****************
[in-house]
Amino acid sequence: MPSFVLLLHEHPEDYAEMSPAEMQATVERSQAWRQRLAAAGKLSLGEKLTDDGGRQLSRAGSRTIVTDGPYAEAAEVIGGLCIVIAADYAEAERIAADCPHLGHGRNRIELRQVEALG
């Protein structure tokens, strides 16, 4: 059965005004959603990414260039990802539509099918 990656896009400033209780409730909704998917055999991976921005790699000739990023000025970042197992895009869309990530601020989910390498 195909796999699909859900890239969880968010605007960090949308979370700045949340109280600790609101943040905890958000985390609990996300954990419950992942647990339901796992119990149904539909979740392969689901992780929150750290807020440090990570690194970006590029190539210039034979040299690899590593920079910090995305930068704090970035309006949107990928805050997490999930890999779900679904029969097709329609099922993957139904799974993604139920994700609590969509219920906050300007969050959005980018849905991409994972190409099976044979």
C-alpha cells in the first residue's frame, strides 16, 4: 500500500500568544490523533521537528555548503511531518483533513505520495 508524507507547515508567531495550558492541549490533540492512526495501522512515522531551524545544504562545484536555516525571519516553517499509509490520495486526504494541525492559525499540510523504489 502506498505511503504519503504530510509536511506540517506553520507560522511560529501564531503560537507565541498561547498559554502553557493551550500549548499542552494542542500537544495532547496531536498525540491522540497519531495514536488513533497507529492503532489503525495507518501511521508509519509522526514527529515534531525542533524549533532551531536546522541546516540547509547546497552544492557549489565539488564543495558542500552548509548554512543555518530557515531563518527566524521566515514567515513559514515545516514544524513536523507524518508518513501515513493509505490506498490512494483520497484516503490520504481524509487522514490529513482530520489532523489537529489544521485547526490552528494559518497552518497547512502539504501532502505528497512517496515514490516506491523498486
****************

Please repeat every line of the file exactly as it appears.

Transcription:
[in-house]
Amino acid sequence: MPSFVLLLHEHPEDYAEMSPAEMQATVERSQAWRQRLAAAGKLSLGEKLTDDGGRQLSRAGSRTIVTDGPYAEAAEVIGGLCIVIAADYAEAERIAADCPHLGHGRNRIELRQVEALG
């Protein structure tokens, strides 16, 4: 059965005004959603990414260039990802539509099918 990656896009400033209780409730909704998917055999991976921005790699000739990023000025970042197992895009869309990530601020989910390498 195909796999699909859900890239969880968010605007960090949308979370700045949340109280600790609101943040905890958000985390609990996300954990419950992942647990339901796992119990149904539909979740392969689901992780929150750290807020440090990570690194970006590029190539210039034979040299690899590593920079910090995305930068704090970035309006949107990928805050997490999930890999779900679904029969097709329609099922993957139904799974993604139920994700609590969509219920906050300007969050959005980018849905991409994972190409099976044979």
C-alpha cells in the first residue's frame, strides 16, 4: 500500500500568544490523533521537528555548503511531518483533513505520495 508524507507547515508567531495550558492541549490533540492512526495501522512515522531551524545544504562545484536555516525571519516553517499509509490520495486526504494541525492559525499540510523504489 502506498505511503504519503504530510509536511506540517506553520507560522511560529501564531503560537507565541498561547498559554502553557493551550500549548499542552494542542500537544495532547496531536498525540491522540497519531495514536488513533497507529492503532489503525495507518501511521508509519509522526514527529515534531525542533524549533532551531536546522541546516540547509547546497552544492557549489565539488564543495558542500552548509548554512543555518530557515531563518527566524521566515514567515513559514515545516514544524513536523507524518508518513501515513493509505490506498490512494483520497484516503490520504481524509487522514490529513482530520489532523489537529489544521485547526490552528494559518497552518497547512502539504501532502505528497512517496515514490516506491523498486